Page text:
I love Spheros. They have so much potential to really enhance learning and teaching, and really provide you with opportunities to allow learners to apply their learning in different contexts. They are not cheap though, but they are so versatile that they are a really good investment.
Many schools and councils are purchasing Spheros, so hopefully this blog will be beneficial if you have/are getting Spheros and would like to know what you can do with them. Even if you aren’t planning on getting them, hopefully this blog will allow you to understand more about them, what they do and how they can enhance the learning of your children.
What are Spheros?
I think the New Yorker sums it up the best in their post: “Spheros aren’t just fun; they are also an excellent teaching tool. Students have begun using them to learn everything from geometry to genetics. They can code them, too, to take a first step into computer programming.”
Spheros are programmable toys, similar to Beebots but with far more capability and potential. In a computer programming context, children can apply their learning of code to make the Sphero perform a variety of actions, such as: drawing shapes, completing mazes, and even to interact with their surroundings. Movement with spheros isn’t as simple as ‘move forward’ for a set number of steps. Children have to apply an understanding of angles, speed and time in order for the sphero to move. They can develop an understanding of the link between speed, distance and time to accurately program their device to move as intended.
Spheros aren’t just for older learners though – there is so much potential for younger learners to use the ‘draw’ feature to manipulate the device. D&T activities are also notable, as children can design devices that are powered by the Spero – such as a racing car that is driven by the sphero, or even a helicopter whose rotary blade spins as the sphero spins.
There are a variety of different Spheros available – most schools use SPRK+, however all are fantastic. You can see the full range here.
Below is a fantastic intro video that shows what Sphero Edu is all about:
Activities and Resources
Fortunately, getting started with Spheros need not be daunting or tricky; there are a whole host of free resources to use with Spheros. A Sphero resource guide is available here although is based on the American K-12 system.
The best place to start is the Sphero Education Website. The activities tab allows you to find fully comprehensive lessons sorted by stage / subject. It should be noted that Spheros shouldn’t only be used for teaching computer science – there are so many applications across the curriculum that it really is worth browsing the activities site to see what you can do.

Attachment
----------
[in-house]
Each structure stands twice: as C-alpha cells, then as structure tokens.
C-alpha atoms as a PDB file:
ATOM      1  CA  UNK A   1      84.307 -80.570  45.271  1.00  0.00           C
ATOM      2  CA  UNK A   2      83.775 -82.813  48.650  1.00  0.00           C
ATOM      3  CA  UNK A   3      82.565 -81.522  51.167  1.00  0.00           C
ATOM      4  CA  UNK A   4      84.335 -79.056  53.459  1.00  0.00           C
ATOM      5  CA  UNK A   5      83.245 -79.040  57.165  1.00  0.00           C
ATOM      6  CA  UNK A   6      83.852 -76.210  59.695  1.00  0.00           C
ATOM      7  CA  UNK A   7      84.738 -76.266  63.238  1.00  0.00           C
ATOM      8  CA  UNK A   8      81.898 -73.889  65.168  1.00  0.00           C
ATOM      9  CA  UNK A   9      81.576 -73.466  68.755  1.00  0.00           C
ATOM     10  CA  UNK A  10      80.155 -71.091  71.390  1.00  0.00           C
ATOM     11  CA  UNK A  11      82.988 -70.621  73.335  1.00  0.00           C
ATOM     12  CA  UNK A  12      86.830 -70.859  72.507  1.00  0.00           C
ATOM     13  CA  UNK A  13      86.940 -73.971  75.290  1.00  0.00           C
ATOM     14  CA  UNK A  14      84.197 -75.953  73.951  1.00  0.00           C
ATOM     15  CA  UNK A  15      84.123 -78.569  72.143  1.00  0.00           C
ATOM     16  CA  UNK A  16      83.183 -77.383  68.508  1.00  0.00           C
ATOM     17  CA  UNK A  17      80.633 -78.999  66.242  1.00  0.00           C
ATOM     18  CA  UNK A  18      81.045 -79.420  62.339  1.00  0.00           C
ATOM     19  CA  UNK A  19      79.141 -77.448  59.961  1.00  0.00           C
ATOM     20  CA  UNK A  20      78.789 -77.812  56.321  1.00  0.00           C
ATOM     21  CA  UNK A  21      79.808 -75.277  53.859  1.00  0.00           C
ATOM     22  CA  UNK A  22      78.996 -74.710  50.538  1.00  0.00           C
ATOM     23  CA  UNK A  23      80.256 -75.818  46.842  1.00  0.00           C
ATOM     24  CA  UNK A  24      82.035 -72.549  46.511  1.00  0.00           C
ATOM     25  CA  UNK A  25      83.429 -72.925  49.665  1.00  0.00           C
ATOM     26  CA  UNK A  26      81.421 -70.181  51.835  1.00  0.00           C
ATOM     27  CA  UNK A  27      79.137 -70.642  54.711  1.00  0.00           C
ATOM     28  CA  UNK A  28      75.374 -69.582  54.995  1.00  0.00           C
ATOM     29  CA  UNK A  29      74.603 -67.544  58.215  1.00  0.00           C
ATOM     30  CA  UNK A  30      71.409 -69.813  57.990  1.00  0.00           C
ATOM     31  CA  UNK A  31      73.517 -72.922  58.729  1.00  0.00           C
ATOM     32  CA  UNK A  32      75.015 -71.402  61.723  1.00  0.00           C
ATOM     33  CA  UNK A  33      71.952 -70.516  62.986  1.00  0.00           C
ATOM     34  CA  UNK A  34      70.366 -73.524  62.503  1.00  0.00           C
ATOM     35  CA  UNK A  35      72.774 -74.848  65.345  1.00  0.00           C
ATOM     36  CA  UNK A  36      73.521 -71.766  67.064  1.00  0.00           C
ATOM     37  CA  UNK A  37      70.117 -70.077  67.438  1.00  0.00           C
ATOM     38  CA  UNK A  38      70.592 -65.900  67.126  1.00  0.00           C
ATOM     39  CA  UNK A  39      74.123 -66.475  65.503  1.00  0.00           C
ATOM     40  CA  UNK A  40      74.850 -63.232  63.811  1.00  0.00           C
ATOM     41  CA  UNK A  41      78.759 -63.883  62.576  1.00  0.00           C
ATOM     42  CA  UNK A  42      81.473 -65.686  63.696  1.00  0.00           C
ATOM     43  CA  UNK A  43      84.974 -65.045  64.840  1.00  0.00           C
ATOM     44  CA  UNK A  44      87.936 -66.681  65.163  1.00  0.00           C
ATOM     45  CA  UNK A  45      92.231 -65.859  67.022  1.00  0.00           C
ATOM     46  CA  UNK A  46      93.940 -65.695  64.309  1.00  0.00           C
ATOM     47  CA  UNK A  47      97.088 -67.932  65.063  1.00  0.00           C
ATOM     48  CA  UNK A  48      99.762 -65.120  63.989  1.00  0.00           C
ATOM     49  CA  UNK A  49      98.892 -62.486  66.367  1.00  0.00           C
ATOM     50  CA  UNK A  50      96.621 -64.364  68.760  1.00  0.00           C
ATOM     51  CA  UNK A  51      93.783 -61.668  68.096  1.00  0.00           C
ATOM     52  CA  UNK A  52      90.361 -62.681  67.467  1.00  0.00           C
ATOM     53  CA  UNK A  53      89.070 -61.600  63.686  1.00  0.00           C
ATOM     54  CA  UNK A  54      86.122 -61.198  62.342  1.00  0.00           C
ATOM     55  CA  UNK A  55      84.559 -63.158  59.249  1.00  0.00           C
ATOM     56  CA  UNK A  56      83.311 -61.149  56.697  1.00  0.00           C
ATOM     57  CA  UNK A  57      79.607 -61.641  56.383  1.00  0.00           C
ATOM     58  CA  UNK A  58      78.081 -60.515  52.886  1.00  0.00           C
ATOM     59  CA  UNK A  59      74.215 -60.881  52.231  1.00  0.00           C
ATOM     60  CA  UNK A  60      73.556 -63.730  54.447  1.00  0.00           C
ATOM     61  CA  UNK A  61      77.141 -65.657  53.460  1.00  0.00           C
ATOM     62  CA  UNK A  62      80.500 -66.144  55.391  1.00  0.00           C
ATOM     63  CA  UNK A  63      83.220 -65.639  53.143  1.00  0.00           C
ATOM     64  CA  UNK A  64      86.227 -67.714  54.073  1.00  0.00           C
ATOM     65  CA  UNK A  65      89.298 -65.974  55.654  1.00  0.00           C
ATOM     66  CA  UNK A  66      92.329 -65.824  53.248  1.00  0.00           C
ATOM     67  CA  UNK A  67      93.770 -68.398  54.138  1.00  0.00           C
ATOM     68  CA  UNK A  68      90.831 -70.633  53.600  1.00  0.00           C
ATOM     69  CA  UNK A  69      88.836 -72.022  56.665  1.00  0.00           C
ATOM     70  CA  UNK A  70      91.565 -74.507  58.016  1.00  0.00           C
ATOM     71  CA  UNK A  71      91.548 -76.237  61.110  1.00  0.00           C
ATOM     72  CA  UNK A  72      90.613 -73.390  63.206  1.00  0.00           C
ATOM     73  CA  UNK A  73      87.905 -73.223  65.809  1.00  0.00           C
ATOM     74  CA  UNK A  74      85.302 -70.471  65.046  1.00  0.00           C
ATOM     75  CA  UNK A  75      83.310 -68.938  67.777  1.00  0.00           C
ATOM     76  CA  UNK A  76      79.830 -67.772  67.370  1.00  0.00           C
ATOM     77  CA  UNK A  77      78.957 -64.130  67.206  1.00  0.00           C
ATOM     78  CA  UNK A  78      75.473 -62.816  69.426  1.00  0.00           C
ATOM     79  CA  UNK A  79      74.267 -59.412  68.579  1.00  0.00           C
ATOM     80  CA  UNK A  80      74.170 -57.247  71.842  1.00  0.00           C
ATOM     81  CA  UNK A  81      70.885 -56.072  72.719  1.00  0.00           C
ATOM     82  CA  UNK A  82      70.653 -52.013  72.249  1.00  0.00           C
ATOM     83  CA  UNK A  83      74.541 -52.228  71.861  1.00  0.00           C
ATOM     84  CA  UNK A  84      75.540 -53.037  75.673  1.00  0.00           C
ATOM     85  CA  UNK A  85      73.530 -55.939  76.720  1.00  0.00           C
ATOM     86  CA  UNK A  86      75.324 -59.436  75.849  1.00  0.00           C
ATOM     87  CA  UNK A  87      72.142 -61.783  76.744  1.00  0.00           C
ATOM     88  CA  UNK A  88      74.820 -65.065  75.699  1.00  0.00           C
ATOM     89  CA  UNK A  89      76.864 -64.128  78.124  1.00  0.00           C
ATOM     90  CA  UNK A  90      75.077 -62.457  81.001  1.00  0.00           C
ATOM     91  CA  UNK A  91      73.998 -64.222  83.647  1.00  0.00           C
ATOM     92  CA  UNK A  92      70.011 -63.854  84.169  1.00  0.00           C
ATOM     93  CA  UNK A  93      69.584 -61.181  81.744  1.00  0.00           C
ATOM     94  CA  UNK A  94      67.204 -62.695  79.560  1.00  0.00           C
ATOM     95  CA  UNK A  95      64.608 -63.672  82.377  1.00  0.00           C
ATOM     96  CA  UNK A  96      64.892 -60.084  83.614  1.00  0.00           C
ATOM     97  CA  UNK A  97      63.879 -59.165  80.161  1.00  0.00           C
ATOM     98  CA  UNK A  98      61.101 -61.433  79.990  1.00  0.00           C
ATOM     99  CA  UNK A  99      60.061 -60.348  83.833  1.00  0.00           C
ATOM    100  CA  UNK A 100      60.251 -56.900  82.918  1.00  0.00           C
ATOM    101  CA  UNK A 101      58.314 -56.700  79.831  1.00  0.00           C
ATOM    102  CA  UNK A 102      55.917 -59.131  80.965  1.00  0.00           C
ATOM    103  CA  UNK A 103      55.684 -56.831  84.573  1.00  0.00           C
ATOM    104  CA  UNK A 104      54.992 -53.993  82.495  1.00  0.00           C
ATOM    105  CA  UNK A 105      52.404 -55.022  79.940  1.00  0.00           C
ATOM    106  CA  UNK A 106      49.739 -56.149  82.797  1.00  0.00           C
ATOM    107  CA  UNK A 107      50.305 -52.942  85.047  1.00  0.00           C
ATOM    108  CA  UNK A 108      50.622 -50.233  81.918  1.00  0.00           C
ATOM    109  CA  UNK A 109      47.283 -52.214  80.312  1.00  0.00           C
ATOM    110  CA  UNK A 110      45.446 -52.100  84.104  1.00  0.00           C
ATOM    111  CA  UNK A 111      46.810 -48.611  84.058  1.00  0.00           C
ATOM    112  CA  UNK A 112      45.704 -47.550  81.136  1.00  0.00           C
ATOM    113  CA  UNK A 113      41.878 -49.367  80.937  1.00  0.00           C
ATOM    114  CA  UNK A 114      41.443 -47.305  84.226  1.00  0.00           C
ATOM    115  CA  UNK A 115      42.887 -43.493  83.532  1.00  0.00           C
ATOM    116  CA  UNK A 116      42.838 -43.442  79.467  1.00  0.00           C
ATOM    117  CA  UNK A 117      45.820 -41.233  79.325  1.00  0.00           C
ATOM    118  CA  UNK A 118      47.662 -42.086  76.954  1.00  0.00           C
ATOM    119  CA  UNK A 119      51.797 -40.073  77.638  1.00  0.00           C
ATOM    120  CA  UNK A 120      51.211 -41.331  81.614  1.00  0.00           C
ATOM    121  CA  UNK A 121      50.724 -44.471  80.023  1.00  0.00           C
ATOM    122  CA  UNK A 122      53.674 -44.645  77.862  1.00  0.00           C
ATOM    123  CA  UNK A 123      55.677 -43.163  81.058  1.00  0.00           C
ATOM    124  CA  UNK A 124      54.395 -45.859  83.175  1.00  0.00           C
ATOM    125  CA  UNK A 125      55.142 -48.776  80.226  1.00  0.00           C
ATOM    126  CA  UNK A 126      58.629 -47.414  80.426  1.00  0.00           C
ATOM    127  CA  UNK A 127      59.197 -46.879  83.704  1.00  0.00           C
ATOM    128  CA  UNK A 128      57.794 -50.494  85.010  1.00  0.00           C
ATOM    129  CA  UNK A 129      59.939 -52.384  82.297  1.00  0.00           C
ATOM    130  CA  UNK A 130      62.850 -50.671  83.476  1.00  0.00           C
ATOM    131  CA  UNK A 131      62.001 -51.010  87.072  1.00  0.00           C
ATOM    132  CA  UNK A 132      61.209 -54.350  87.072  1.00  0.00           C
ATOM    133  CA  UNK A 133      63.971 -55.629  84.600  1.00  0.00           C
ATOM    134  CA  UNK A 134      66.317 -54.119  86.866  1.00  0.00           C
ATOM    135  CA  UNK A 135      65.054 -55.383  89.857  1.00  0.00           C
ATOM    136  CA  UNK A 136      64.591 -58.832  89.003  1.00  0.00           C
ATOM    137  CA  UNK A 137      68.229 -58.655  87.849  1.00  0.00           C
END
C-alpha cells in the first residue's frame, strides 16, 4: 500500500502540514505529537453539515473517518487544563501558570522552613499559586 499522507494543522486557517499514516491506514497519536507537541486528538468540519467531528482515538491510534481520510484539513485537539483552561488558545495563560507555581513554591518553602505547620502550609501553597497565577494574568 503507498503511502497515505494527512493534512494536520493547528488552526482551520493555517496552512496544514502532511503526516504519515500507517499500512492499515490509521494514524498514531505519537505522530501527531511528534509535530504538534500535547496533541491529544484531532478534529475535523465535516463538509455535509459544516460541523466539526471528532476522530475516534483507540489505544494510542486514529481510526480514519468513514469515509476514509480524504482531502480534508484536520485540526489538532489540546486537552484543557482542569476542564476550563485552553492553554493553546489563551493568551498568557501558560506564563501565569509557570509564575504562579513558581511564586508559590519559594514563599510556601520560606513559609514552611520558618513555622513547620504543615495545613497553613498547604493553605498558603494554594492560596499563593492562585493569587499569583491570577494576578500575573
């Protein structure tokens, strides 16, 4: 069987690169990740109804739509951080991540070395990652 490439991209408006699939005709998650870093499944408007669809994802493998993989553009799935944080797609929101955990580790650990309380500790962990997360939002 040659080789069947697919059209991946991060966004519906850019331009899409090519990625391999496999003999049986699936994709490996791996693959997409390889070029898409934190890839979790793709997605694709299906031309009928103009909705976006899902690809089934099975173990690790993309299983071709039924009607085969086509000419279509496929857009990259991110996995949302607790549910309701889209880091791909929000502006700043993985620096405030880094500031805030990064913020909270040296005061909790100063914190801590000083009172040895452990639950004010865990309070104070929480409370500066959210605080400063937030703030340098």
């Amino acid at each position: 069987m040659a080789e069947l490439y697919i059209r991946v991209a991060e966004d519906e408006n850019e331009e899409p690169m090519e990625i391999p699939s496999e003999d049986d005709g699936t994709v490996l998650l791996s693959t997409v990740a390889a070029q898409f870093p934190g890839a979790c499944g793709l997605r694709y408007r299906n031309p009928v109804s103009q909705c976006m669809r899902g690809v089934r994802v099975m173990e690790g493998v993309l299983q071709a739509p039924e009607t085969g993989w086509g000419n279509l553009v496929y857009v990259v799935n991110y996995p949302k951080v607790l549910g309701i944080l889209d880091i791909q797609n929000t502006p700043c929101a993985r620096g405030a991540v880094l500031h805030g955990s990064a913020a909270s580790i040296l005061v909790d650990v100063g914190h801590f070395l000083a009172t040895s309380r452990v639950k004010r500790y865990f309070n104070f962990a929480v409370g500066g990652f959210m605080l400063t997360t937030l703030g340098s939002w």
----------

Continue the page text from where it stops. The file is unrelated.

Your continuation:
Another great resource is your local Apple store. Did you know that you can take groups of children there for FREE to learn how to use Spheros (you don’t even need your own devices as the store provides them!) . Go to the Apple Field Trip website for more info and to book.
Of course, the other place that I love to go for my ideas is Twitter. Loads of schools use Spheros really effectively. Just search for ‘sphero’ in your Twitter search bar, and you will find loads of schools using them and be instantly inspired!
Here are some of my favourite recent examples:
— Cooper Elementary Magnet School (@CooperMagnet) March 9, 2019
Video 2 Mini Sphero jousting pic.twitter.com/Es3X5NTrWO
— Carol McLaughlin (@missmac100) March 8, 2019
— Brian Brown (@BBrownKCHS) March 7, 2019
How have I used them?
We’ve actually only just purchased our Spheros in Mosspark, so I have only used them twice with learners.
In the first lesson/few lessons with spheros, I like to let the children get used to syncing, controlling and putting to sleep the Sphero. I often play ‘Sphero tig’ and other simple improvised games. Sphero tig is easy – one Sphero is it and sets their colour to green. The other Spheros are blue. If the tigger catches a Sphero, it turns red and waits until a blue Sphero frees them by touching them and flashing their light on/off 5 times. The children really enjoy this and it engages them instantly and allows them to quickly learn to control the Spheros through the ‘drive’ function.
You can follow our journey with Spheros by following @MossparkPS on Twitter. Here are some of our recent Sphero tweets including our instant hit, ‘Sphero Tig’:
— Mosspark Pri & NC (@MossparkPS) March 4, 2019
A tricky challenge for our #MossparkP7 Marvels. Teams had to work together to move two spheros across the mat. The only condition was that the spheros had to be touching at all times!
Some of the teamwork that they learned in @BlairvadachOEC came in handy! Here’s one attempt… pic.twitter.com/XCKxGBkd5H
— Mosspark Pri & NC (@MossparkPS) March 7, 2019
#MossparkP76 had great fun coding the spheros to create shapes today. They had to use good problem solving skills to work out how to get the sphero to corner the shapes rather than creating curves. pic.twitter.com/4Y4YRNvgCL
— Mosspark Pri & NC (@MossparkPS) March 4, 2019
I hope that the post this evening has been helpful and has given you ideas about how to get started with Spheros in your own classrooms.
As always, please connect with me on twitter: @mrfeistsclass. I love getting inspired by everything that you all do. Feel free to send me suggestions for future blog posts and tag me in Tweets showing how you are using Spheros or any digi tech to enhance learning!
Have a great week